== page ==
Thursday, 7 March 2019

You Can't Please Everyone

For as long as I can remember, I’ve been deeply crippled by a need for approval. I hate to admit it, because I like to carry on as though I’m possessed of an indifferent, laissez-faire demeanor, but that’s never really been the case. In fact, probably since the first time I ever tumbled as a baby I’ve struggled with feeling like life is a competition, and I’m an underdog eagerly working my ass off to earn the points I need to catch up. To please the right people, and achieve that approving pat on the head that might give me permission to pause for a minute.

I don’t know if this is a female thing or a very Sydney-specific illness; I’m not sure if it comes from societal conditioning or familial conditioning, or more likely some combination of both that mixed disastrously with my temperament. And maybe it’s all wrapped up in a virgin/whore complex, for which there are many who deserve a share of the blame. Or perhaps I’m just a perfectionist, and that’s no one’s fault (except for parents and their genetics− thanks a lot).   

But I suspect there are many of us out there; I see these same seeds planted, the roots of them in my female friends and acquaintances. I recognize this desperation to be accepted for their body, or sexual orientation, or style, or career, or socio-economic status, or marital status, or home. I see the way their conscience demands freedom from a diet of shame and guilt. I see the way they, like me, crave with every cell in their body to feel as though they deserve a place− in this world, and in their society− exactly as they are.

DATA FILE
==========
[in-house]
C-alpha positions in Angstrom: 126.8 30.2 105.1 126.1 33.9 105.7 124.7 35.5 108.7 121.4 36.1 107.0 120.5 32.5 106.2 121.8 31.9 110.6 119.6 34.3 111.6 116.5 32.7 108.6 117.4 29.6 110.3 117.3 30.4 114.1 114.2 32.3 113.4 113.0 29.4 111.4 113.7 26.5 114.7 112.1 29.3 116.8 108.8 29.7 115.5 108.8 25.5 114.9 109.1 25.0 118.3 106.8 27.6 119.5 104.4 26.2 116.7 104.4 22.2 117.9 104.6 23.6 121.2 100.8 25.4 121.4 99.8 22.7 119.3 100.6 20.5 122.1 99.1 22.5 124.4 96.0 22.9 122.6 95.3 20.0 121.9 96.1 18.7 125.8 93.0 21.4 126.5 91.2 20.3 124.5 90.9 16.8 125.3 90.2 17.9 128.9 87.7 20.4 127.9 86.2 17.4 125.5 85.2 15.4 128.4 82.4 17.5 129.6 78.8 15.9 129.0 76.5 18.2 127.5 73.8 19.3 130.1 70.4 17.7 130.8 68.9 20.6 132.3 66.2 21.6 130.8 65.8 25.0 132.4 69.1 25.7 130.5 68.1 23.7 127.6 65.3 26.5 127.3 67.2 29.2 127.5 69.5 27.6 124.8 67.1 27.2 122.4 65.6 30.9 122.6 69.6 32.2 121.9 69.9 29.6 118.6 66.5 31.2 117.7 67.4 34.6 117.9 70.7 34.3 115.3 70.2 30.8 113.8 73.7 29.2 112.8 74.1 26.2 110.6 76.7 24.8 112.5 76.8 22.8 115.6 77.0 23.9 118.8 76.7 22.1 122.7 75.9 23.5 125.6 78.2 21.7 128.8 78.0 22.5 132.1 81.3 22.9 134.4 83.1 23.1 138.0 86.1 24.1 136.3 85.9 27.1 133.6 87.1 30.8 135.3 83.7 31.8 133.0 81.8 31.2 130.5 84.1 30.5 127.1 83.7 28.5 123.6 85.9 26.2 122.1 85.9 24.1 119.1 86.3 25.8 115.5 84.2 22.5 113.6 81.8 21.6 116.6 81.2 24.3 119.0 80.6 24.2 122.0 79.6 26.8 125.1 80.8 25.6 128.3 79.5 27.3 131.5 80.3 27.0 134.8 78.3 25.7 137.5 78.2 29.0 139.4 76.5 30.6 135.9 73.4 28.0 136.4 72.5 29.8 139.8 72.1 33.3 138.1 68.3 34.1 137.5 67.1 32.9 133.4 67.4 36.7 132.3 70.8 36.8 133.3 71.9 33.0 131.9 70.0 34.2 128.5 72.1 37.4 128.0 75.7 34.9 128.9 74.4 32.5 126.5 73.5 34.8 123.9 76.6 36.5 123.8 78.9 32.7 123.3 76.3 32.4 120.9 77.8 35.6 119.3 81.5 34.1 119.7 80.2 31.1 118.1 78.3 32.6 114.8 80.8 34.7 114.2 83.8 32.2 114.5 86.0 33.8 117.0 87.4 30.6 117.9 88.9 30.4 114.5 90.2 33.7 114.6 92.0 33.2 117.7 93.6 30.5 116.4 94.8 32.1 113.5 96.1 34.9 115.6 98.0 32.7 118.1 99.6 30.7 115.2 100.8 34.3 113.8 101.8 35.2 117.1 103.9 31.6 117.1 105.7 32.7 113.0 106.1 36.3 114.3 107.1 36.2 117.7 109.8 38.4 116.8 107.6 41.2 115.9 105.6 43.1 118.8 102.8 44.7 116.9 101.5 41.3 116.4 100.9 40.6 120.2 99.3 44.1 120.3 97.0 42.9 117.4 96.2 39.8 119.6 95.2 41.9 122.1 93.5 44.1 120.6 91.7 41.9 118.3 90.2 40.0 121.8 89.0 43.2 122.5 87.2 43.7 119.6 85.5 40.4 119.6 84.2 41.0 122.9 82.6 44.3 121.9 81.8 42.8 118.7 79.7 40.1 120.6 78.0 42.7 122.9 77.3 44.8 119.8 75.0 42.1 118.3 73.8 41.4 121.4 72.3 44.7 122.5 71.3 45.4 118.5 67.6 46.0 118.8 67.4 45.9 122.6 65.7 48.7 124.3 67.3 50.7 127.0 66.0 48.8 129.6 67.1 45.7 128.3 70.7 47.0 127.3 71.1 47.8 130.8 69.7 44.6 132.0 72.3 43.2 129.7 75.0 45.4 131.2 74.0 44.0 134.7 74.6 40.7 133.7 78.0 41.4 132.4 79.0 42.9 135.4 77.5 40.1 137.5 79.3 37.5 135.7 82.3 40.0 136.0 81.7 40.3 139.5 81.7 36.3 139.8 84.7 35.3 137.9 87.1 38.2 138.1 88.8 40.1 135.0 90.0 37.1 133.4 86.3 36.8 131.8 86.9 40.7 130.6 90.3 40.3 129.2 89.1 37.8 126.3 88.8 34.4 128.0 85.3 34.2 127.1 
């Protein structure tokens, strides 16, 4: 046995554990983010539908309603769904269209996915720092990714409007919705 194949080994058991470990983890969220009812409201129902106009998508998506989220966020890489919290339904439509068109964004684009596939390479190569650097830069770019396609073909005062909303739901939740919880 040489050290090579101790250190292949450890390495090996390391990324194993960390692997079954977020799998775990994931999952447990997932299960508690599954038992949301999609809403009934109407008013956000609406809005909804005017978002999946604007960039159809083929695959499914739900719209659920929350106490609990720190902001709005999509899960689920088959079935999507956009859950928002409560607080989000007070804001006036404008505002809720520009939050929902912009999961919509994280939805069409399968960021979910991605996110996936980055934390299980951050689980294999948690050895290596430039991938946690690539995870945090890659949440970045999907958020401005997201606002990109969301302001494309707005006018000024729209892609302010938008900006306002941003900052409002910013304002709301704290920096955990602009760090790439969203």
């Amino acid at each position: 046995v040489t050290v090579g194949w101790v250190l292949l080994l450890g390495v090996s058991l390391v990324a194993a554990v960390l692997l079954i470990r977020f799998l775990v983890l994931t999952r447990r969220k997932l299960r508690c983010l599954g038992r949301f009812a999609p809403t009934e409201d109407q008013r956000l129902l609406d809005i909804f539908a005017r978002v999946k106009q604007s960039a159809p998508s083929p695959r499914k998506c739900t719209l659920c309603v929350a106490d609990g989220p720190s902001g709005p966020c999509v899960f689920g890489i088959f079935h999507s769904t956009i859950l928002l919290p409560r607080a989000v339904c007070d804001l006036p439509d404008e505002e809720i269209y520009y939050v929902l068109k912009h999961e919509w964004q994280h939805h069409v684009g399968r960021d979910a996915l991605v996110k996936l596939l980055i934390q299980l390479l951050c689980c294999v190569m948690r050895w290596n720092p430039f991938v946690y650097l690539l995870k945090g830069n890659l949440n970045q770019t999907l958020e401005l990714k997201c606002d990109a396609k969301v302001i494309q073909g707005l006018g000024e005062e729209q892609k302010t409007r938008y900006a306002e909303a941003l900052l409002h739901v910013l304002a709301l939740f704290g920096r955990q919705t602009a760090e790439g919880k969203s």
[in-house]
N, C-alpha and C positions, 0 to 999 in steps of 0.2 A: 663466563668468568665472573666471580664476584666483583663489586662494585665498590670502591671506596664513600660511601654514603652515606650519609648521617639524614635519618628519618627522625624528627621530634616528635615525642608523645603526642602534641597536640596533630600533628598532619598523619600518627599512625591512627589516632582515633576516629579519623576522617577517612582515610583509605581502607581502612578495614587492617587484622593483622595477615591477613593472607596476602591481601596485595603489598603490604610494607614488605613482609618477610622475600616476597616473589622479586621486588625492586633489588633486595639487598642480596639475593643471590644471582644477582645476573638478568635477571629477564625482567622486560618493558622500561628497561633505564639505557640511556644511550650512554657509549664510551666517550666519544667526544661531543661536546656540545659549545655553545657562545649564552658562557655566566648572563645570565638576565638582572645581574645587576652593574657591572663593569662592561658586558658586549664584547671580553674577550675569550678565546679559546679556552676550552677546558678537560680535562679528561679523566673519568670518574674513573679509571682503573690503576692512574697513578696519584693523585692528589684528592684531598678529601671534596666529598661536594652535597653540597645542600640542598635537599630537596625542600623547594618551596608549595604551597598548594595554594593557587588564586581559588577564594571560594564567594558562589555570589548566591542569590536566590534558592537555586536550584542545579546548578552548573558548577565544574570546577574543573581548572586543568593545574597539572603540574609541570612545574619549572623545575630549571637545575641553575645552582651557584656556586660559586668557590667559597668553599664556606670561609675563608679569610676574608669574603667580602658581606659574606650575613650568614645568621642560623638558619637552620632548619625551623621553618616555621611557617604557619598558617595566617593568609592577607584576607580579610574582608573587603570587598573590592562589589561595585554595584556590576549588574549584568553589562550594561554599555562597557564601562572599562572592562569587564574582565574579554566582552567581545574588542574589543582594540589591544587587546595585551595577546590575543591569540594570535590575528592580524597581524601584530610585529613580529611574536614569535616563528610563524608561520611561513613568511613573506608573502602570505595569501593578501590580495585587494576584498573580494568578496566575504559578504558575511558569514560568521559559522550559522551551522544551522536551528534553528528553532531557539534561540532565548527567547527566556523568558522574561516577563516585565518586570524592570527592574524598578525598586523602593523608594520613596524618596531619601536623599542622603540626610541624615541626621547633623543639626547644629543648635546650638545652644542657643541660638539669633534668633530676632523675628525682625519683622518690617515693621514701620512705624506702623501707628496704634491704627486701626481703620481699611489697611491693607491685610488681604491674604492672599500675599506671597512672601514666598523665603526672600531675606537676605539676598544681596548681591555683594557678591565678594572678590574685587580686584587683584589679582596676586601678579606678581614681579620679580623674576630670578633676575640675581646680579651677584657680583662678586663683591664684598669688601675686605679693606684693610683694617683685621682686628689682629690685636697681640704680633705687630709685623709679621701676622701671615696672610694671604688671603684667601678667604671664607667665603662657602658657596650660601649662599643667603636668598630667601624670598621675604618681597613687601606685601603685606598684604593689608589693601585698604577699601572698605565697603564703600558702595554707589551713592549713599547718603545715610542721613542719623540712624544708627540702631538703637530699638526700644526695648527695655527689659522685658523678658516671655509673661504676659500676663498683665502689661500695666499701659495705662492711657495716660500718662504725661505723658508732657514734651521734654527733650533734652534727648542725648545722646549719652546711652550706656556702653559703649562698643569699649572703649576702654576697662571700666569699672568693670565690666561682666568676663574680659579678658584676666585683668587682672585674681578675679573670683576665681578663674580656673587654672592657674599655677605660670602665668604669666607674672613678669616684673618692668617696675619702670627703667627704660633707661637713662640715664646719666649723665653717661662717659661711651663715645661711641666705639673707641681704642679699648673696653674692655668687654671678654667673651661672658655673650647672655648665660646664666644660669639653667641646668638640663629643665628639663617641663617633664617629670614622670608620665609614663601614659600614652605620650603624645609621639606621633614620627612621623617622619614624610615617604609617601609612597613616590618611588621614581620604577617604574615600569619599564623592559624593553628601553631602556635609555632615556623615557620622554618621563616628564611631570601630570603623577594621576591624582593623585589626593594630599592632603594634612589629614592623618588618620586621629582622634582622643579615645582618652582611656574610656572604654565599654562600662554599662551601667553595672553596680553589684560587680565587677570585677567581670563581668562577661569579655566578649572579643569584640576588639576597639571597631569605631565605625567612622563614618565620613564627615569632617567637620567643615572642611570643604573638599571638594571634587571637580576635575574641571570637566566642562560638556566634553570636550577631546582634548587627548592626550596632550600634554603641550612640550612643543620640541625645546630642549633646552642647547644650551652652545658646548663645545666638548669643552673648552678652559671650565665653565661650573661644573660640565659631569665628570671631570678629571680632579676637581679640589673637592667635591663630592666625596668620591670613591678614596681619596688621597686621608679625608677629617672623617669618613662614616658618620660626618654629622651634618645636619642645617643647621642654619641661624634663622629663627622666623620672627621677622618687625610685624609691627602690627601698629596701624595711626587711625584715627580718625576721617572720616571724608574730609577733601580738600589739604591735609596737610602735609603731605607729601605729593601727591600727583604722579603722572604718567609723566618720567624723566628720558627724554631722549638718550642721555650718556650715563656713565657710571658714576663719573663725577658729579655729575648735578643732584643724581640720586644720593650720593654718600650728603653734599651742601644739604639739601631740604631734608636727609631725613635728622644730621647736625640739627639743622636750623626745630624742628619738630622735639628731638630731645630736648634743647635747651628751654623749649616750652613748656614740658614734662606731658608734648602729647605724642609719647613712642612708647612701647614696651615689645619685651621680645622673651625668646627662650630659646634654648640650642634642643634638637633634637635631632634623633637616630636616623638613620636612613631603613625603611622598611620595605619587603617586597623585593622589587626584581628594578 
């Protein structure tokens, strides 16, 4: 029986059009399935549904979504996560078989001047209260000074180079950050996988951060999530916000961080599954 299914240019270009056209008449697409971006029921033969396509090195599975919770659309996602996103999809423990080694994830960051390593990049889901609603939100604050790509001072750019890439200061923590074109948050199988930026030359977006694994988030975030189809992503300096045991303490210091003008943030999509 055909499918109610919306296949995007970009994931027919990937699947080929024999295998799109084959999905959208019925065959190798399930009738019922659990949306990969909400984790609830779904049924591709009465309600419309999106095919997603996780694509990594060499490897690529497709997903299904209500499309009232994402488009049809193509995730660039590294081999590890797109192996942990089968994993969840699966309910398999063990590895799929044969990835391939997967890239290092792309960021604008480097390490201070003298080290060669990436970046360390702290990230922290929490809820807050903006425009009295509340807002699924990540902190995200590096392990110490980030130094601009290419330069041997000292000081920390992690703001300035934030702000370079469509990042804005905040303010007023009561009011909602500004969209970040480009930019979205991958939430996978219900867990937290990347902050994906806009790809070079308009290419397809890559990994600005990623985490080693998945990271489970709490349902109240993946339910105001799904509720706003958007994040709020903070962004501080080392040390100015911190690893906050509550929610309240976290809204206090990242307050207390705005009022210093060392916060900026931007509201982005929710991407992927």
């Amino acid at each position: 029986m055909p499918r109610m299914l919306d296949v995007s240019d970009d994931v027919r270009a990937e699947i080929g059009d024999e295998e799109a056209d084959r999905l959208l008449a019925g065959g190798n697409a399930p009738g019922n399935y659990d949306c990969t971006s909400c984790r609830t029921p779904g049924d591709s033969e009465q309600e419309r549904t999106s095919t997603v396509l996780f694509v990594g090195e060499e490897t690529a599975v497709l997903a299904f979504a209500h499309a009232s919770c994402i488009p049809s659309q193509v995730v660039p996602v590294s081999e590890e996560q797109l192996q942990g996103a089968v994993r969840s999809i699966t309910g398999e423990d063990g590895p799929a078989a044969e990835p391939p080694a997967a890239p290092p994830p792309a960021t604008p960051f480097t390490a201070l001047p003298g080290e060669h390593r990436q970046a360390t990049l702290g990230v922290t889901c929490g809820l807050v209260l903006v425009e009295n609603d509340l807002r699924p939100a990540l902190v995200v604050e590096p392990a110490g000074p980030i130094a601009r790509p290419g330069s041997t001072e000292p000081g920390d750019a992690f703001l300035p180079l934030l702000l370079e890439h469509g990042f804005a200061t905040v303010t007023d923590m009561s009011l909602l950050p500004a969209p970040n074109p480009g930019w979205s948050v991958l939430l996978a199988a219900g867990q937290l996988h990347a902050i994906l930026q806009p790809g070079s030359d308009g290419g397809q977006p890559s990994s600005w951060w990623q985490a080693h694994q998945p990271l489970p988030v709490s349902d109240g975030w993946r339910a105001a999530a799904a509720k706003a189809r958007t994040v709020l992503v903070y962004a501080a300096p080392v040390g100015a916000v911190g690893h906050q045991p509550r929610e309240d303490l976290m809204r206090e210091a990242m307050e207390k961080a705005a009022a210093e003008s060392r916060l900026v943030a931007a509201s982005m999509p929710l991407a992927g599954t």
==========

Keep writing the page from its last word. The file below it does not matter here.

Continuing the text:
I see how many of them try to do the “right” things and be a “good girl”; I see those who feel incapable of reaching that bar and so punish themselves, becoming a “bad girl” by rebuffing social norms entirely, coveting disapproval but depriving themselves in the meantime of their own unique completeness. Both are a rejection of the self. Sometimes, as I’ve done, they’ll even close themselves off from certain desires or opportunities, self-flagellating with the belief that they don’t truly deserve the things that they want− that by being different from the standard they’ve relinquished the right to respect, autonomy, and the pursuit of happiness.

It’s like a quote I heard the other day that said, “Beauty is defined as one thing, and however close you are to that thing is how attractive you’re considered.” And I think not only is that more true now than ever, but that it also applies to so many areas if you’re a woman in my world. Success is defined as one thing, integrity is defined as one thing, value is defined as one thing, and that one thing rarely includes an acceptance of reasonable missteps or failures. In fact, for every time you make a choice that falls contrary to one of those definitions, you lose communal esteem points; like an investment, your stock drops.

We do this to ourselves and others all the time, defining our right to take up space by how high or low we perceive our stock to be. But there is no flexibility in these definitions; no room for a healthy person to grow, emotionally or physically. They are The Rules and as such they demand consistency and rigidity− the very opposite of what beauty, nature, and art require. And when you deprive the soul of this ability to breathe, stretch and embrace an innate ebb and flow, you cripple it or turn it to stone.